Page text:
Christian Osterhaus, who has dedicated much of his live to humanitarian projects, provided financial support to two underage Syrians. He also signed a paper stating that he's prepared to serve as their financial and legal guarantor until the two receive asylum in the country.
This year, he received a letter from the city authorities stating that he was obliged to pay 7,239 euros to the city budget, reflecting the state's expenses connected with the two refugees for 3 years.
Sputnik discussed this with Nicole Hoechst, a Member of Parliament representing AfD Rhineland-Palatinate in the Bundestag.
Sputnik: It was reported that some seven thousand guarantors across Germany were affected by demands for payments for assisting refugees; how could this have happened, from your point of view?
Nicole Hoechst: It's a little bit complicated. Those guarantees were issued to assure legal entry into Germany, into German territory, for the migrants in question. You need to know that if someone who is not an EU citizen wants to stay in Germany for more than 90 days, he or she normally seeks or needs a visa. A German citizen can issue a so-called formal obligation by which he or she guarantees to be financially responsible for the sustentation of a person seeking entry, including costs for sustentation, health insurance and nursing insurance. This is German law, intended to protect German taxpayers from the costs of these migrants. Normally, those formal obligations expire automatically after three years, or if the purpose of the stay in Germany changes. Now, back to those some seven thousand guarantors, they were informed by the Federal State that their guarantees would cease to exist after the migrants' status changes to accepted refugees. But now, the German Federal Administrative Court has ruled otherwise because of the purpose of the stay, humanitarian protection, does not cease to exist even if the title of the stay changes. And that's now the problem — the guarantors need to pay because German bureaucracy has to act on the court rule.
Sputnik: Were these German individuals informed that there would be some financial recompense for these asylum seekers in the first place?
Nicole Hoechst: I think they have been informed. As you know, there are always two or more different opinions on law; this is why we have a Federal Court and this is the final judgement which has been placed in this case. The ministries of the states which have informed those guarantors of their rights have not voluntarily ill-informed them, because we haven't had the court rule by that time. This is the real irony — those people believed what they were told, and the German court that is responsible for acting out German law ruled otherwise.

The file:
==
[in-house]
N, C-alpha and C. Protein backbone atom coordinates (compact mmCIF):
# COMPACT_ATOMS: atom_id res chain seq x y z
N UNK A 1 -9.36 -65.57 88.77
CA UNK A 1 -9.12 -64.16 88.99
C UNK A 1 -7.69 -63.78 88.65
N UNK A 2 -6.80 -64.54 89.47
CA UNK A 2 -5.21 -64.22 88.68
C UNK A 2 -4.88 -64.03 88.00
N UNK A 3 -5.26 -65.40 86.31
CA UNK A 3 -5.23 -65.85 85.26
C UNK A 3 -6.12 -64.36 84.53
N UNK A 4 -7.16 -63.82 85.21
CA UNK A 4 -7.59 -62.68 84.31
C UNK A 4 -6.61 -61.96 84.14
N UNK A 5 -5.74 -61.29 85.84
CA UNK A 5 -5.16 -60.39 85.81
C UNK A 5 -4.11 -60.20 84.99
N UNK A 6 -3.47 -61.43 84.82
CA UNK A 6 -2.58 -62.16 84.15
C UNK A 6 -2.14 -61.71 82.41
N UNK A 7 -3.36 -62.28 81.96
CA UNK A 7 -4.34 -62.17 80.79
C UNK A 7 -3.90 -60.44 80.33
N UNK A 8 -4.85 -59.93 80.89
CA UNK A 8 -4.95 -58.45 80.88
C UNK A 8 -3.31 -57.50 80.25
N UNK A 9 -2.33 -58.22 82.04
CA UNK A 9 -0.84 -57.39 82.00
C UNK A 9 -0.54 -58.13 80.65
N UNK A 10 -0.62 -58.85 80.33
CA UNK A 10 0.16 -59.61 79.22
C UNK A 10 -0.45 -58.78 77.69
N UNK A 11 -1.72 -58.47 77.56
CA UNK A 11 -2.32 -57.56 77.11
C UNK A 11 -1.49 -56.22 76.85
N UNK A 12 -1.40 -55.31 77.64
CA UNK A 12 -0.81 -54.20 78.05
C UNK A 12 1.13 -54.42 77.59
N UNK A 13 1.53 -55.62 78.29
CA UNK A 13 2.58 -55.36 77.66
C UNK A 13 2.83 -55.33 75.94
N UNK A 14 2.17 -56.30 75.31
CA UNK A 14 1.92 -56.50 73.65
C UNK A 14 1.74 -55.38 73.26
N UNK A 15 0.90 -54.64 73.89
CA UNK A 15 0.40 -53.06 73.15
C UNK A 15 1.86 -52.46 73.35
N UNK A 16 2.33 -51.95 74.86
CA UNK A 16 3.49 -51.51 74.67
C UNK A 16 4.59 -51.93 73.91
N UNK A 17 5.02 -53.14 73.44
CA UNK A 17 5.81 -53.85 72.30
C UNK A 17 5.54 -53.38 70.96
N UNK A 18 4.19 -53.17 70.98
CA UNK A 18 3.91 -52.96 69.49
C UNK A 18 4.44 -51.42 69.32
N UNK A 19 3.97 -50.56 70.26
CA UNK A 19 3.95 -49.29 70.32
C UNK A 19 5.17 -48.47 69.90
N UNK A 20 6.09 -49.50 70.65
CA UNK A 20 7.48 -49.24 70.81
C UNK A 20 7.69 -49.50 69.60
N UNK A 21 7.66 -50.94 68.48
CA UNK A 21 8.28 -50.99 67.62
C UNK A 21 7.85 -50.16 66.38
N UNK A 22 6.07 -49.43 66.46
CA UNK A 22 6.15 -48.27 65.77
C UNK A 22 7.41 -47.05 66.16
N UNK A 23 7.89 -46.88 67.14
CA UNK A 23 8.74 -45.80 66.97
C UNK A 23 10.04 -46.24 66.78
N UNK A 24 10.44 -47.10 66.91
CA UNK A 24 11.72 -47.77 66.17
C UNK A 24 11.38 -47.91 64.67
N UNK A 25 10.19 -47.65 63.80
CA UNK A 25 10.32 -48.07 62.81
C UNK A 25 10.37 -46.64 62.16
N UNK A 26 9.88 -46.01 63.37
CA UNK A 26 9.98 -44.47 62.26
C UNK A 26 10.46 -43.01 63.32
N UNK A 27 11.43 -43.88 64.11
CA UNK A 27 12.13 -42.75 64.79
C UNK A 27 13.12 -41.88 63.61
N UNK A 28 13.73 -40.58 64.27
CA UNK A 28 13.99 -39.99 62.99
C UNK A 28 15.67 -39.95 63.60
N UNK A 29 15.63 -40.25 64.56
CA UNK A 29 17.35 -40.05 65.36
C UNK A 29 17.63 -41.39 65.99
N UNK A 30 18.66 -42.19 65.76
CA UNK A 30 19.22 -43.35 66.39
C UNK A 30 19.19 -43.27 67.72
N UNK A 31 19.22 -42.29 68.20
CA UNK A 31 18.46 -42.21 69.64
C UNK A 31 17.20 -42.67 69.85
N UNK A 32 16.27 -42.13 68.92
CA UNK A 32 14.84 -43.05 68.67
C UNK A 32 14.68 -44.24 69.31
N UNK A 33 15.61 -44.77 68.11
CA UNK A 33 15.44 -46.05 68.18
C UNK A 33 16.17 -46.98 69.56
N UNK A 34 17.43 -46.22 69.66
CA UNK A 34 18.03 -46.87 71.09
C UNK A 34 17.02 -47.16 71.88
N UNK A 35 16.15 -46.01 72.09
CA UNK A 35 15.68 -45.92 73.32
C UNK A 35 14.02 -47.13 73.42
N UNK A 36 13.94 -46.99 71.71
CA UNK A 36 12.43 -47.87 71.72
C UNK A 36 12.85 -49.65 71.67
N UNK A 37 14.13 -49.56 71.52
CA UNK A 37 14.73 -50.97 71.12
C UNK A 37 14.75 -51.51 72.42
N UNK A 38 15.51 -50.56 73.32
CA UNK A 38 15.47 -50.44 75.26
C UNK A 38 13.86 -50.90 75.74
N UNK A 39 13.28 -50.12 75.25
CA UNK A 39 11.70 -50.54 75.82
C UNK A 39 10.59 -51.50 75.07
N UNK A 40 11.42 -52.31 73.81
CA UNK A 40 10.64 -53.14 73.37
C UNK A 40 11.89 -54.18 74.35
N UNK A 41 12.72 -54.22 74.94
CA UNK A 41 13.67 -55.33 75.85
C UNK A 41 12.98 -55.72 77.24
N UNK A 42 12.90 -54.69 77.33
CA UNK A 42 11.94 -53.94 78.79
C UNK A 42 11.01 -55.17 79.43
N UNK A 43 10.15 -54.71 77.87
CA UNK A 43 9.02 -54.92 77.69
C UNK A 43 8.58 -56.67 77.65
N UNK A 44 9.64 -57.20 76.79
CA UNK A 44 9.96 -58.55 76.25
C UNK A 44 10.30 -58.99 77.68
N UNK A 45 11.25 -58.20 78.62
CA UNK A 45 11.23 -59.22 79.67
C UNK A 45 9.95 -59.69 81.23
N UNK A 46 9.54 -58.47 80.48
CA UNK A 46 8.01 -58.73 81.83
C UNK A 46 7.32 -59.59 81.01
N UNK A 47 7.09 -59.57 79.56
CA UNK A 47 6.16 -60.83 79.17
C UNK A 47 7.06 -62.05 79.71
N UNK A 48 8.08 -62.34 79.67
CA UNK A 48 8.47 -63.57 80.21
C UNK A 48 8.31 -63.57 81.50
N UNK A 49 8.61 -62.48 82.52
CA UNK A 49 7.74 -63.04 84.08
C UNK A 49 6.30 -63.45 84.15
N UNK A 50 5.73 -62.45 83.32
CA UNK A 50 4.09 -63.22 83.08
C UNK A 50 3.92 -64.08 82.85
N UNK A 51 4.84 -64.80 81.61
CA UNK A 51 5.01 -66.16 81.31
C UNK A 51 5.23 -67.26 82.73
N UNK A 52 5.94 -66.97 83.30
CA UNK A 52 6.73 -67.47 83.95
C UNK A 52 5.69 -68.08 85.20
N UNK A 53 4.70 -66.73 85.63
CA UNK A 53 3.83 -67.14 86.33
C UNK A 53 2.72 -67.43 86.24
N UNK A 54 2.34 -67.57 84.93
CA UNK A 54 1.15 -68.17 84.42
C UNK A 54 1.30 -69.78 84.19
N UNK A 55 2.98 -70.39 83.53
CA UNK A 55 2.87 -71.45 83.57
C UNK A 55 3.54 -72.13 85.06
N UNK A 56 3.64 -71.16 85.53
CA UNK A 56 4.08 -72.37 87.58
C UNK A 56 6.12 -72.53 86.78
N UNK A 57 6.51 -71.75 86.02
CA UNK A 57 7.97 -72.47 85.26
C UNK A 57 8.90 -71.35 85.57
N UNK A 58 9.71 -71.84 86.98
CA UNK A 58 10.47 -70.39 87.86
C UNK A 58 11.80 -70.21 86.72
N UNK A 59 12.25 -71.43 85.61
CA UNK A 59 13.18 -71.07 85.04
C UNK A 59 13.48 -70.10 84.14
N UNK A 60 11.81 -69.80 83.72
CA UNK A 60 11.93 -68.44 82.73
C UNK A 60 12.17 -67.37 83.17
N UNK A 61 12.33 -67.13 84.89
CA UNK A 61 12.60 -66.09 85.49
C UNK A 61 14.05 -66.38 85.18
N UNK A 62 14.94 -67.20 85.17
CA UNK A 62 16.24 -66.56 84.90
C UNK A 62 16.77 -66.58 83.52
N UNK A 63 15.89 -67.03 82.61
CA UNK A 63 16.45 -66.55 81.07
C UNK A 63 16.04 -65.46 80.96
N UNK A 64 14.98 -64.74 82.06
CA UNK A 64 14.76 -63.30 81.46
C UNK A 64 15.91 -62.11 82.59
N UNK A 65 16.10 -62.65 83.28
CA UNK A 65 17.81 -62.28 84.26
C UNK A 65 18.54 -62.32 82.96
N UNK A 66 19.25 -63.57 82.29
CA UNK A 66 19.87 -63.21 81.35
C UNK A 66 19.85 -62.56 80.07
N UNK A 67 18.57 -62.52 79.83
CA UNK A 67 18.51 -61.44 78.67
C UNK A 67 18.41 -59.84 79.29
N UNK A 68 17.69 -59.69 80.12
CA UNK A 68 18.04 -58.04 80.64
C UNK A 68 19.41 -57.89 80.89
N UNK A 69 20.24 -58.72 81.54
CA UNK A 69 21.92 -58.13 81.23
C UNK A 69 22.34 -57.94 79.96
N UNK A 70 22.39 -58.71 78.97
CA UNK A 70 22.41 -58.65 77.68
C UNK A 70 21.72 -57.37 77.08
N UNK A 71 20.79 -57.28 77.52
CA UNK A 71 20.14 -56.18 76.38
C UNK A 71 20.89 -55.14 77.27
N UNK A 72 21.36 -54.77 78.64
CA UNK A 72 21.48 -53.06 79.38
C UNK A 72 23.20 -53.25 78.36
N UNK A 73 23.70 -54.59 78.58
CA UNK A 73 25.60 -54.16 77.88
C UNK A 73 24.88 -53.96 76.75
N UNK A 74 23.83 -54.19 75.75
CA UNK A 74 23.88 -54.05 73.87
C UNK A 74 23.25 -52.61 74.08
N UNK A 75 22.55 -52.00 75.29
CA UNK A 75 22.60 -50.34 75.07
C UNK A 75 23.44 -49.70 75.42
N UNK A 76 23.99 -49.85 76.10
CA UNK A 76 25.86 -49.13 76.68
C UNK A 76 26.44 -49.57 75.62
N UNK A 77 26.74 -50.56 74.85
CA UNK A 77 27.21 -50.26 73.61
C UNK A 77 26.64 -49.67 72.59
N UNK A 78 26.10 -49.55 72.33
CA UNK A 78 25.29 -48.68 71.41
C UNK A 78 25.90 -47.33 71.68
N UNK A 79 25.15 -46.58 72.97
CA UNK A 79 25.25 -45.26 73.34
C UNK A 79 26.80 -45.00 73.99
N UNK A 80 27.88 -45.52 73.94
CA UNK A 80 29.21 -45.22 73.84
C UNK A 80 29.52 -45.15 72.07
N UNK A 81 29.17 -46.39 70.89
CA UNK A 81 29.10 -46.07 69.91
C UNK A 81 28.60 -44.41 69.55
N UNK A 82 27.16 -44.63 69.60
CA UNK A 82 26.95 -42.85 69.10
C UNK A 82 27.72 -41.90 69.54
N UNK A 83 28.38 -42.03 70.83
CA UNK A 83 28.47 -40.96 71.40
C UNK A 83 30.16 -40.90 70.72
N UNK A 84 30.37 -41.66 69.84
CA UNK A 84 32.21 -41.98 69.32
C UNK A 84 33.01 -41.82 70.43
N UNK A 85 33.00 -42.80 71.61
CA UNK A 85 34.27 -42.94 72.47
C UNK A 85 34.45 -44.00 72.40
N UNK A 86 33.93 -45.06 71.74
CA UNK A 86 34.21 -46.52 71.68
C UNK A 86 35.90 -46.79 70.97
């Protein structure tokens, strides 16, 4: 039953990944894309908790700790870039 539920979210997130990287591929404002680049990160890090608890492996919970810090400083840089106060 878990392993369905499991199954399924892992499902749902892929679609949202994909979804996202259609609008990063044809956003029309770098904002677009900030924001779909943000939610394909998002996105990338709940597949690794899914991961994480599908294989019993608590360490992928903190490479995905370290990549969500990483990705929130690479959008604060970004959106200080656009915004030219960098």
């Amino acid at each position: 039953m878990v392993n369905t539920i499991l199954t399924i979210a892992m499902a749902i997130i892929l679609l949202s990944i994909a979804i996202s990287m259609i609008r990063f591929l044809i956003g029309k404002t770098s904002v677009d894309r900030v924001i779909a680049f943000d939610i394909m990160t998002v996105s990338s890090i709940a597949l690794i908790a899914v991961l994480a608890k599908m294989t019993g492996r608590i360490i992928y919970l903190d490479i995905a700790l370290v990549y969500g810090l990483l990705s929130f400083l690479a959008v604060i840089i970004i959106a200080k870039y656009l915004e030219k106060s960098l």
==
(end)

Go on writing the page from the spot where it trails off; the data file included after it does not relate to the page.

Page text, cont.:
Sputnik: What is the current situation? You got the legal system saying that they must pay, and then the Labor Ministry stating they shouldn't pay; it's all very un-German-like as usually German process is very specific and organized, but it's all a bit of a mess. What can you say about it?
Nicole Hoechst: I can only tell you about this mess that it has all started with the misjudged opening of German borders by Madame Merkel in 2015; it was illegal and it has put the German law system in chaos. Germany is a mess at the moment. In the AfD, we are very happy about being in Parliament so now we can take the debate on those subjects into German Parliament and into the Bundestag as well. As we have discovered, the German government wanted to place their signatures very silently on the Global compact for migration, which ensures even more contingents of the so-called refugees, their entry into Germany and into German systems.
Sputnik: It seems to me that this money is never going to be received. I don't think it will ever be paid, would you agree with that?
Nicole Hoechst: I would most certainly agree. I think we can also agree on one fact — if we don't find a solution to this mass migration, Europe and Germany, every country in Europe will cease to exist not only as homeland for people as they know it, but also financially because, as you've already named it, [the question is] who will pay the costs. We cannot go on inviting the whole world into Europe, into Germany most particularly, and think that we will be able to pay for it. This is nonsense and people need to get it. This is not a humanitarian side on those things because we can no longer act humanitarian-ly in any way if we don't have any money left for us or for anyone else in the world. We cannot make it.
Sputnik: How would you assess the current situation with migration in Germany? You've had this fight now for the last three or four years since a million immigrants came into the country; how has it changed since 2015? Has the AfD Party been able to achieve its goals on migration, or are you still in that situation where you're fighting for your country?
Nicole Hoechst: We're still in the same situation where we're fighting for our country, but we can do it more openly now. The press can no longer ignore us because we can debate in Parliament and there's the media covering those debates. We get mass media coverage, not always in a good way, but we are still reaching people out there.
The views and opinions expressed by the speaker do not necessarily reflect those of Sputnik.